- The TCI policy scenario with the largest estimated health benefits has the most ambitious emissions reduction cap and the largest share of investments dedicated to public transit and active mobility. The TCI policy scenario that achieves the largest overall health benefits is the one with the most ambitious cap (25%) and an investment portfolio focused on public transit and walking and biking infrastructure (Scenario A)(Table 1). This scenario also does the most to reduce inequalities in air pollution exposure by race/ethnicity, has the smallest difference between rural and urban benefits, and achieves the largest CO2 emission reductions from on-road sources of the five policy scenarios examined.
Table 1: Estimated Health Benefits for Five Illustrative TCI Policy Scenarios Compared to a No-TCI Reference Scenario in 2032 (central estimates, billions of 2016$)
|Scenario A25% CO2 Reduction Cap||Scenario B25% CO2 Reduction Cap||Scenario C25% CO2 Reduction Cap||Scenario B22% CO2 Reduction Cap||Scenario B20% CO2 Reduction Cap|
|Total deaths avoided (biking, walking, and air quality)||1100||950||700||540||280|
|Childhood asthma cases avoided||4700||4100||3300||2000||980|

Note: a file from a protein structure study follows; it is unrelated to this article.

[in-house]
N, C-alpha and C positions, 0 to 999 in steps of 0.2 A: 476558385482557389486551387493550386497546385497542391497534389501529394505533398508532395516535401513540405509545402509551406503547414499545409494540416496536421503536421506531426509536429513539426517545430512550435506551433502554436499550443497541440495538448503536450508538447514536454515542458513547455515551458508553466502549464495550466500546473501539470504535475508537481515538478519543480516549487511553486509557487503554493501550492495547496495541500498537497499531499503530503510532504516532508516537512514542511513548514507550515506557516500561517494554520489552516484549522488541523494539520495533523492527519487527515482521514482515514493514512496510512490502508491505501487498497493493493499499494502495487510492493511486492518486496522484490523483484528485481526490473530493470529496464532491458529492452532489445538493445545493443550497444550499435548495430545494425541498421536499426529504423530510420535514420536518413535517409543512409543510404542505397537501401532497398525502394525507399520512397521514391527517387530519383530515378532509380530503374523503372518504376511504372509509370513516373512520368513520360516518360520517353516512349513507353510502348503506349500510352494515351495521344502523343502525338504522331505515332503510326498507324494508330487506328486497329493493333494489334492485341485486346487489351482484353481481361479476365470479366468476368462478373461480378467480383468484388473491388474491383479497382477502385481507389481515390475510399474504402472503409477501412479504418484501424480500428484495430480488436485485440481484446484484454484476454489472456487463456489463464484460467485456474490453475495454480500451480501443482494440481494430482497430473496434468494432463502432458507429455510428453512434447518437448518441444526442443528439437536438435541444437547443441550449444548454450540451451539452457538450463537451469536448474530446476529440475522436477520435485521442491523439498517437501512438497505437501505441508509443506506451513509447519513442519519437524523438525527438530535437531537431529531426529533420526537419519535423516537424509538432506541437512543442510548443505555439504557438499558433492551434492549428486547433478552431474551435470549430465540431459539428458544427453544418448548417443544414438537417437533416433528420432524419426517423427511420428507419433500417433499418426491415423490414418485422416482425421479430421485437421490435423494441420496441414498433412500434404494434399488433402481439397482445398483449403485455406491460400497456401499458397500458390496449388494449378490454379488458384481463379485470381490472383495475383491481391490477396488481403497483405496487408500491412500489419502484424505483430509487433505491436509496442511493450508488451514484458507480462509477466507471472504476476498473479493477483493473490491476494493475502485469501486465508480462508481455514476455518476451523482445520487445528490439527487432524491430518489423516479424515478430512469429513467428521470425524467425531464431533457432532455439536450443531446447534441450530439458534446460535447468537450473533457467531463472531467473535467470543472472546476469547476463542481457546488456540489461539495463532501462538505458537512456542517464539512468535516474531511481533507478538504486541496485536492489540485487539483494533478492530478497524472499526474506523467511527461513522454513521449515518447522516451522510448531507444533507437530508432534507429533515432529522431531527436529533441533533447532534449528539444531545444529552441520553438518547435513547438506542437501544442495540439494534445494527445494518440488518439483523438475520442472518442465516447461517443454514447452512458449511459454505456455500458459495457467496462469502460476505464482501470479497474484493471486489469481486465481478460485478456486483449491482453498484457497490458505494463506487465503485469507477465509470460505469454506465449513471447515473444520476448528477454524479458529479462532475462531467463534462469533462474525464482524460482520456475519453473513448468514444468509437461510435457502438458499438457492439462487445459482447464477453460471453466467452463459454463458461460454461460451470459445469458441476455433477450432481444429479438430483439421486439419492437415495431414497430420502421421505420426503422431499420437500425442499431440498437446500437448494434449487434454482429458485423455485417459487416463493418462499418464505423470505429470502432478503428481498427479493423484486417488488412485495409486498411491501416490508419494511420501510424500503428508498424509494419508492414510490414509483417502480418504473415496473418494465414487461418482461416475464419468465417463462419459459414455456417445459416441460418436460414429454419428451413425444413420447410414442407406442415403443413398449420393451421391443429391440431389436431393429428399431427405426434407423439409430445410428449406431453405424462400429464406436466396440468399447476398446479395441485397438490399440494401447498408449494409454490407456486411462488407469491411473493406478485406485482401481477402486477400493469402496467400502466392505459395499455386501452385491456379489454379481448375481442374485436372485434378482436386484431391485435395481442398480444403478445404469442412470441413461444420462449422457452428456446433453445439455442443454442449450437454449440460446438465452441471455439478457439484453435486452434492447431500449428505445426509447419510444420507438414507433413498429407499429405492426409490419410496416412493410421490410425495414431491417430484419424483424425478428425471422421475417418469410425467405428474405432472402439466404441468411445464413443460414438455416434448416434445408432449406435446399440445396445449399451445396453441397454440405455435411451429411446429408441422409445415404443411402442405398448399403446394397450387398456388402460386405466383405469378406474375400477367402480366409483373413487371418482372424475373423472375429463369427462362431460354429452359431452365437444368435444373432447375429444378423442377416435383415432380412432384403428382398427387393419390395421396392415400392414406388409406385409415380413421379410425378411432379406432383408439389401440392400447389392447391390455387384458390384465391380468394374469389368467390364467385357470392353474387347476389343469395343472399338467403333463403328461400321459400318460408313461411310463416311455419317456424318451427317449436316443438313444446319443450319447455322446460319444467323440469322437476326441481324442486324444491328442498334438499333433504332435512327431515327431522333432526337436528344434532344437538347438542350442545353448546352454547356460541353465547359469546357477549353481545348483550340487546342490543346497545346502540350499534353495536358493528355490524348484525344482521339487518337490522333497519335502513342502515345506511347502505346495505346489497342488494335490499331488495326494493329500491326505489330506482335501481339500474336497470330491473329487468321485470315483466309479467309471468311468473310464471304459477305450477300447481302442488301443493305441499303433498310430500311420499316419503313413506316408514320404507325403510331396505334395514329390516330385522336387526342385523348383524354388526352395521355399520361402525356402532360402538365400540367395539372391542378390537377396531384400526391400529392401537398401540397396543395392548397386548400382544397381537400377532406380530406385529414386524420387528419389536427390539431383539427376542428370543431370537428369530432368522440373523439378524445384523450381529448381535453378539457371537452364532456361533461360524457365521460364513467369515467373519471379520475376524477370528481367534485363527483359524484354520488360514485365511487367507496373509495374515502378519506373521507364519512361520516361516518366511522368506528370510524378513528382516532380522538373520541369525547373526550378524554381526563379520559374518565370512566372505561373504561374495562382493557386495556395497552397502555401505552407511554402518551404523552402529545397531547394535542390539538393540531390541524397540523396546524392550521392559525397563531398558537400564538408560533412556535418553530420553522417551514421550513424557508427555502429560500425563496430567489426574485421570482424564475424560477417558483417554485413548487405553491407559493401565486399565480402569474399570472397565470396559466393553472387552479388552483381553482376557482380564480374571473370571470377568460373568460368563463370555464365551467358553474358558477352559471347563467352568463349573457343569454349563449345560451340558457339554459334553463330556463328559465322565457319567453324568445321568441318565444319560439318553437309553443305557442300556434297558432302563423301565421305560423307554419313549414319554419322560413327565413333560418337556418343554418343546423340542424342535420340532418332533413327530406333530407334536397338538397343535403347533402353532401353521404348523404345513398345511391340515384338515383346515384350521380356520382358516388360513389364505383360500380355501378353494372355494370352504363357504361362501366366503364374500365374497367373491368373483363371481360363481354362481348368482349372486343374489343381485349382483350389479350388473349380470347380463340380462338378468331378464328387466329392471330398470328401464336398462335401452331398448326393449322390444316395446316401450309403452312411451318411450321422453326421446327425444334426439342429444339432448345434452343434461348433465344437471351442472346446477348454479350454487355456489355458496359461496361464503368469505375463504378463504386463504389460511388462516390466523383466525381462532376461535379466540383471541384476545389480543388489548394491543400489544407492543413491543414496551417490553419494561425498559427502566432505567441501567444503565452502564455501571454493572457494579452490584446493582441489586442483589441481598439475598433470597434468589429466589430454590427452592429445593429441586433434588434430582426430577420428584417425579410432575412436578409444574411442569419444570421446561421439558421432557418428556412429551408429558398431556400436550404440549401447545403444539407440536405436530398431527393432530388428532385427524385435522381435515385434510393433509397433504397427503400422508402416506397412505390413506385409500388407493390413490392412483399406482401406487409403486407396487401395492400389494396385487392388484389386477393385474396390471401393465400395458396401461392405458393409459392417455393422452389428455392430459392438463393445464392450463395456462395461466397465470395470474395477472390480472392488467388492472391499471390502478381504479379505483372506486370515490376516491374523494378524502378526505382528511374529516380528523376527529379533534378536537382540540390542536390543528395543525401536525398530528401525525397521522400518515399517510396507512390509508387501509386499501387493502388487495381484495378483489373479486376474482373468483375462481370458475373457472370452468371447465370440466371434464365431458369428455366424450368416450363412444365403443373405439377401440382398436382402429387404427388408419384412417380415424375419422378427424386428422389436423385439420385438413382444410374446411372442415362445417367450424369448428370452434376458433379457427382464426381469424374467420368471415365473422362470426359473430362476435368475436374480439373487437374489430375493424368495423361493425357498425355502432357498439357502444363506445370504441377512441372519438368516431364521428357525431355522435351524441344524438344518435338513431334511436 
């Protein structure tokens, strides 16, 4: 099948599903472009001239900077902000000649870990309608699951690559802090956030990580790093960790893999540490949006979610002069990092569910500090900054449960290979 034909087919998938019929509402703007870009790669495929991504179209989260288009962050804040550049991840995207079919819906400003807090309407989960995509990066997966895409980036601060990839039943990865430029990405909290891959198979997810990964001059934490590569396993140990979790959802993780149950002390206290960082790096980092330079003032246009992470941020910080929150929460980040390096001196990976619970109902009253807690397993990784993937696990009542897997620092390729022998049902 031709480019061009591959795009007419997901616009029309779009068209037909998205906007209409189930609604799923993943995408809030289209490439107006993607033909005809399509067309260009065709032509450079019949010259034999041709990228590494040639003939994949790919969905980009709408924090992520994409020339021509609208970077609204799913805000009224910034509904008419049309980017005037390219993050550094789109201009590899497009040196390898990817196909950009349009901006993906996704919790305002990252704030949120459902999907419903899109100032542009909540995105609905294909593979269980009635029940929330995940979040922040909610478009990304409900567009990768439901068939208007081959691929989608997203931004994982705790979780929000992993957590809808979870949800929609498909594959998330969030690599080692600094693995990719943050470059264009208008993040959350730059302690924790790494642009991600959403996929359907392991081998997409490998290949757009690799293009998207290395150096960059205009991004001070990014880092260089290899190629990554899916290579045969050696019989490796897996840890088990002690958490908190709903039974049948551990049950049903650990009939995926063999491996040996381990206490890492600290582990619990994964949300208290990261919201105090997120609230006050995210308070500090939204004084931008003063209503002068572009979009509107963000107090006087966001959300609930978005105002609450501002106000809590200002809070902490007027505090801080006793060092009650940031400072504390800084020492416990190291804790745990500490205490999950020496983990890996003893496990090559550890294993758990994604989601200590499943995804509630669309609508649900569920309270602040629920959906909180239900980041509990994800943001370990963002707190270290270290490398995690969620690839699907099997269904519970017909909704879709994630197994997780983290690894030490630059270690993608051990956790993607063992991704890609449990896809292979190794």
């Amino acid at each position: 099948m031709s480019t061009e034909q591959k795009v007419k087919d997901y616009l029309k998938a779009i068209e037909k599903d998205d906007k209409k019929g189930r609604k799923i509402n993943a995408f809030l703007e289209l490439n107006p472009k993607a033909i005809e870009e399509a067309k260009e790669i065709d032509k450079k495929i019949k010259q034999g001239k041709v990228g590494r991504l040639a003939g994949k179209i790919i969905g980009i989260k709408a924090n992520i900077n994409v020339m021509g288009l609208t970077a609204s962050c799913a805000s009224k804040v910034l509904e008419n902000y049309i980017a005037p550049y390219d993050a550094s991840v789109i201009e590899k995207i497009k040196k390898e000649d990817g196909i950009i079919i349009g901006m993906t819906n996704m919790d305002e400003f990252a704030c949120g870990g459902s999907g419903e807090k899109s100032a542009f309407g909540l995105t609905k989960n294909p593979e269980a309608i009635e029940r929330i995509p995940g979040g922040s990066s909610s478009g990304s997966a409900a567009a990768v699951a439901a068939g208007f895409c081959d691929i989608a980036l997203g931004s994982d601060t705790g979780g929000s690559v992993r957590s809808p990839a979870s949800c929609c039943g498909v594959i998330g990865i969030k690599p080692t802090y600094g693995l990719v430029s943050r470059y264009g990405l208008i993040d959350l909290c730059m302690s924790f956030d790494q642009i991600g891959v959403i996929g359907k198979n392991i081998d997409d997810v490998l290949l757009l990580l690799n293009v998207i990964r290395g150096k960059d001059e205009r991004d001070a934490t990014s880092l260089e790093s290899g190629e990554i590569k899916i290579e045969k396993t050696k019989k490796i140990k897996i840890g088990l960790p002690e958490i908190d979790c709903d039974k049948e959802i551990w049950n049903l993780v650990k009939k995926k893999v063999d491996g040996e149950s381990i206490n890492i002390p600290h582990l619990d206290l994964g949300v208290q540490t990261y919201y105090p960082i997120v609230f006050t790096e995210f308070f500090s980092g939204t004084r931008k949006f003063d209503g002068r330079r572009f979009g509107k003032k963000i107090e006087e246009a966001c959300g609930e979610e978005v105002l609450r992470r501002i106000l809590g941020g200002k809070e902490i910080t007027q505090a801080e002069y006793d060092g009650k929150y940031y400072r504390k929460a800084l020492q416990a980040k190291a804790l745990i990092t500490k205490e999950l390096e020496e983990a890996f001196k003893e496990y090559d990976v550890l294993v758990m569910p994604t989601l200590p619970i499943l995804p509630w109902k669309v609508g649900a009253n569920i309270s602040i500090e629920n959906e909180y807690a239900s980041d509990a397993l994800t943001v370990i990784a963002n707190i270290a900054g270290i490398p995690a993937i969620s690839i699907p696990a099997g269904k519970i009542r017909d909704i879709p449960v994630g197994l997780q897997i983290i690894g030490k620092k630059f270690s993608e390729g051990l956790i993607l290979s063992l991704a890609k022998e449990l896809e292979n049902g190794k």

|Estimated monetized benefits of 8 health outcomes||$11.1||$9.6||$7.1||$5.5||$2.7|
|Estimated annual TCI proceeds in 2032 (billions of 2016$)||$8.5||$6.8||$5.4||$3.5||$1.9|
- Under all five policy scenarios, health benefits are estimated to occur in all counties across the region and are concentrated in more populated areas. All counties in the region are estimated to receive both active mobility and air quality benefits under all five TCI policy scenarios considered here. Both the total and per capita health benefits are concentrated in more populated counties. These findings illustrate that widespread benefits are possible when proceeds are broadly distributed across the region and most of the proceeds are reinvested in transportation system improvements.
- All five policy scenarios modestly reduce inequities in air pollution exposure between racial/ethnic groups but, even with the reductions estimated under the TCI policy scenarios, people of color would still face higher overall air pollution exposures and more emission reductions would be needed to address pre-existing inequities. All five policy scenarios are estimated to result in some reduction in air pollution exposure inequality in the region compared to the no-TCI reference scenario in 2032, with greater relative reductions for non-Hispanic Black and Hispanic populations. However, while non-Hispanic Black and Hispanic populations, on average, are estimated to see slightly larger decreases in air pollution, they would still face higher overall air pollution exposures and more pollution reductions would be needed to address these longstanding inequities and related health outcomes.
- Nearly a four-fold difference in the estimated health benefits exists across the five TCI policy scenarios, underscoring that there is a wide range of possible health outcomes and that actual health benefits will depend on state actions (Table 1).
About the Illustrative TCI Policy Scenarios